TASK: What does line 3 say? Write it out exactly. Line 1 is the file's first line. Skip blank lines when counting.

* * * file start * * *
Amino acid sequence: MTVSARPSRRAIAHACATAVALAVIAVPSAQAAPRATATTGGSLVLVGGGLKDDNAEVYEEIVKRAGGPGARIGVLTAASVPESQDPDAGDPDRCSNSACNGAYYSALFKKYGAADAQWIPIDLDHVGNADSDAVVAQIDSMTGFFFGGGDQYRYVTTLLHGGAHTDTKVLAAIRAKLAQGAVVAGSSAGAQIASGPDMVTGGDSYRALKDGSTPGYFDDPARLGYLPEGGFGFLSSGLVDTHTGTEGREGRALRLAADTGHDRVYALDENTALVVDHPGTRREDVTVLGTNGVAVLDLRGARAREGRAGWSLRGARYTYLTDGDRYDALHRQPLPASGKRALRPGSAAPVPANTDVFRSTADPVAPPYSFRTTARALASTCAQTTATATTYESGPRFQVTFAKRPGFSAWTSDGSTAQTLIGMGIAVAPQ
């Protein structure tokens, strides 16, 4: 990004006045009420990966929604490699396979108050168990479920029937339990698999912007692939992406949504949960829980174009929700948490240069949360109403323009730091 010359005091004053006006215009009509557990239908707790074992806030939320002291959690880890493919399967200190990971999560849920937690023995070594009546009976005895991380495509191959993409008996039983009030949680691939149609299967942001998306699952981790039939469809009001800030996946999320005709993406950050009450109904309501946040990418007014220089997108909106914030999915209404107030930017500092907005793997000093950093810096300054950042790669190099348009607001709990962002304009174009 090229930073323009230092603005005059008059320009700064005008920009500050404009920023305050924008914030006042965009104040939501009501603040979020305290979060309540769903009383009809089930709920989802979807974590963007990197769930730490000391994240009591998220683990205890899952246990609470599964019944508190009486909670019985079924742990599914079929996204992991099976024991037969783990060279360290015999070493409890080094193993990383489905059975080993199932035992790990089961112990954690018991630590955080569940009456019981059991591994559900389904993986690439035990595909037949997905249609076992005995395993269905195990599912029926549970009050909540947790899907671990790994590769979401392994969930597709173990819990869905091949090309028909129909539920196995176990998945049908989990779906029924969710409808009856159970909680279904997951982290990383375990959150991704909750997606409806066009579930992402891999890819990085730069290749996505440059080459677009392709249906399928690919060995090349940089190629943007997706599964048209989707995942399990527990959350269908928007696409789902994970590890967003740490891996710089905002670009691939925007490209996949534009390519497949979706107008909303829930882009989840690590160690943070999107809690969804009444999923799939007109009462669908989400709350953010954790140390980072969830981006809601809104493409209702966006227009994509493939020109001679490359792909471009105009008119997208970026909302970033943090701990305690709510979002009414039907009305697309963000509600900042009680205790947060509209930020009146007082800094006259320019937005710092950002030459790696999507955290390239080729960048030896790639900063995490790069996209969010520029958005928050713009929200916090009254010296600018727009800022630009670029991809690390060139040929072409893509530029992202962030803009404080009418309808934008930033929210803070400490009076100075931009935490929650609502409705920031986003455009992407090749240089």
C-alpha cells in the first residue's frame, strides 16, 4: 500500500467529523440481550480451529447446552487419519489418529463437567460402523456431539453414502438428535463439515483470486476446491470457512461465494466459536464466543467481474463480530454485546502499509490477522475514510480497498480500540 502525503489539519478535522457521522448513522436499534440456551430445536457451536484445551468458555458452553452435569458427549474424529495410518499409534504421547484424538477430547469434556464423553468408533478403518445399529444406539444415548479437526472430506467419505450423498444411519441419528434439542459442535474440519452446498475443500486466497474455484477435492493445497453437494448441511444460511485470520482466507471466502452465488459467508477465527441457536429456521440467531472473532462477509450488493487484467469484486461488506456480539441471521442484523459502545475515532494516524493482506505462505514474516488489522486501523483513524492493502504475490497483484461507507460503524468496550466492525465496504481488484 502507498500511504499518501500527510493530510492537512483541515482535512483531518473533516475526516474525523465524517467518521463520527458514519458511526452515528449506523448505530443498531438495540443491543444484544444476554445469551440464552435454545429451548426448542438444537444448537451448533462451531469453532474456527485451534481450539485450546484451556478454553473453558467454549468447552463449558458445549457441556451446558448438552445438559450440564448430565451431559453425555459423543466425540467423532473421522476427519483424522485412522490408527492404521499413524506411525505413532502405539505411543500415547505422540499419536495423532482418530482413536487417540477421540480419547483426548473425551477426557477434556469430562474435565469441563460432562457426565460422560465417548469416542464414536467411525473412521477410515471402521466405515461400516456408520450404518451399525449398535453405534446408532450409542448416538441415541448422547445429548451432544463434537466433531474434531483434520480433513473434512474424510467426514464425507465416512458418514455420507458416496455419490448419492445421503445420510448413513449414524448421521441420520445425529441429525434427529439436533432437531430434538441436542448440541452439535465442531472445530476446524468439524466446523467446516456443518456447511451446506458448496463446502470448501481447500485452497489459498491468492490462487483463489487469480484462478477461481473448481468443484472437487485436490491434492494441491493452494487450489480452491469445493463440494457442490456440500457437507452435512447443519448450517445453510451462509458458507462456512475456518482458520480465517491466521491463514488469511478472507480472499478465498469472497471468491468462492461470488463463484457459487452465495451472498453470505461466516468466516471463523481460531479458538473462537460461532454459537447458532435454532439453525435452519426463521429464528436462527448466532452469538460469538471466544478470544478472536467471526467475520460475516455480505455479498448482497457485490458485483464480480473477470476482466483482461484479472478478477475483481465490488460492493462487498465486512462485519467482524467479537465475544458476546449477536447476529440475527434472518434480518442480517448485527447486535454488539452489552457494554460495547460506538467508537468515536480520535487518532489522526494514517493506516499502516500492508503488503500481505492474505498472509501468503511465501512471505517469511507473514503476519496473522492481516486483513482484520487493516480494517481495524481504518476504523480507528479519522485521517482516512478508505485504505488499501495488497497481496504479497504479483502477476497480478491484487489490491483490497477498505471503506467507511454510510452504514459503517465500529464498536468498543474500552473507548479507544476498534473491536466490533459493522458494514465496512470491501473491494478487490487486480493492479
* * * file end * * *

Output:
C-alpha cells in the first residue's frame, strides 16, 4: 500500500467529523440481550480451529447446552487419519489418529463437567460402523456431539453414502438428535463439515483470486476446491470457512461465494466459536464466543467481474463480530454485546502499509490477522475514510480497498480500540 502525503489539519478535522457521522448513522436499534440456551430445536457451536484445551468458555458452553452435569458427549474424529495410518499409534504421547484424538477430547469434556464423553468408533478403518445399529444406539444415548479437526472430506467419505450423498444411519441419528434439542459442535474440519452446498475443500486466497474455484477435492493445497453437494448441511444460511485470520482466507471466502452465488459467508477465527441457536429456521440467531472473532462477509450488493487484467469484486461488506456480539441471521442484523459502545475515532494516524493482506505462505514474516488489522486501523483513524492493502504475490497483484461507507460503524468496550466492525465496504481488484 502507498500511504499518501500527510493530510492537512483541515482535512483531518473533516475526516474525523465524517467518521463520527458514519458511526452515528449506523448505530443498531438495540443491543444484544444476554445469551440464552435454545429451548426448542438444537444448537451448533462451531469453532474456527485451534481450539485450546484451556478454553473453558467454549468447552463449558458445549457441556451446558448438552445438559450440564448430565451431559453425555459423543466425540467423532473421522476427519483424522485412522490408527492404521499413524506411525505413532502405539505411543500415547505422540499419536495423532482418530482413536487417540477421540480419547483426548473425551477426557477434556469430562474435565469441563460432562457426565460422560465417548469416542464414536467411525473412521477410515471402521466405515461400516456408520450404518451399525449398535453405534446408532450409542448416538441415541448422547445429548451432544463434537466433531474434531483434520480433513473434512474424510467426514464425507465416512458418514455420507458416496455419490448419492445421503445420510448413513449414524448421521441420520445425529441429525434427529439436533432437531430434538441436542448440541452439535465442531472445530476446524468439524466446523467446516456443518456447511451446506458448496463446502470448501481447500485452497489459498491468492490462487483463489487469480484462478477461481473448481468443484472437487485436490491434492494441491493452494487450489480452491469445493463440494457442490456440500457437507452435512447443519448450517445453510451462509458458507462456512475456518482458520480465517491466521491463514488469511478472507480472499478465498469472497471468491468462492461470488463463484457459487452465495451472498453470505461466516468466516471463523481460531479458538473462537460461532454459537447458532435454532439453525435452519426463521429464528436462527448466532452469538460469538471466544478470544478472536467471526467475520460475516455480505455479498448482497457485490458485483464480480473477470476482466483482461484479472478478477475483481465490488460492493462487498465486512462485519467482524467479537465475544458476546449477536447476529440475527434472518434480518442480517448485527447486535454488539452489552457494554460495547460506538467508537468515536480520535487518532489522526494514517493506516499502516500492508503488503500481505492474505498472509501468503511465501512471505517469511507473514503476519496473522492481516486483513482484520487493516480494517481495524481504518476504523480507528479519522485521517482516512478508505485504505488499501495488497497481496504479497504479483502477476497480478491484487489490491483490497477498505471503506467507511454510510452504514459503517465500529464498536468498543474500552473507548479507544476498534473491536466490533459493522458494514465496512470491501473491494478487490487486480493492479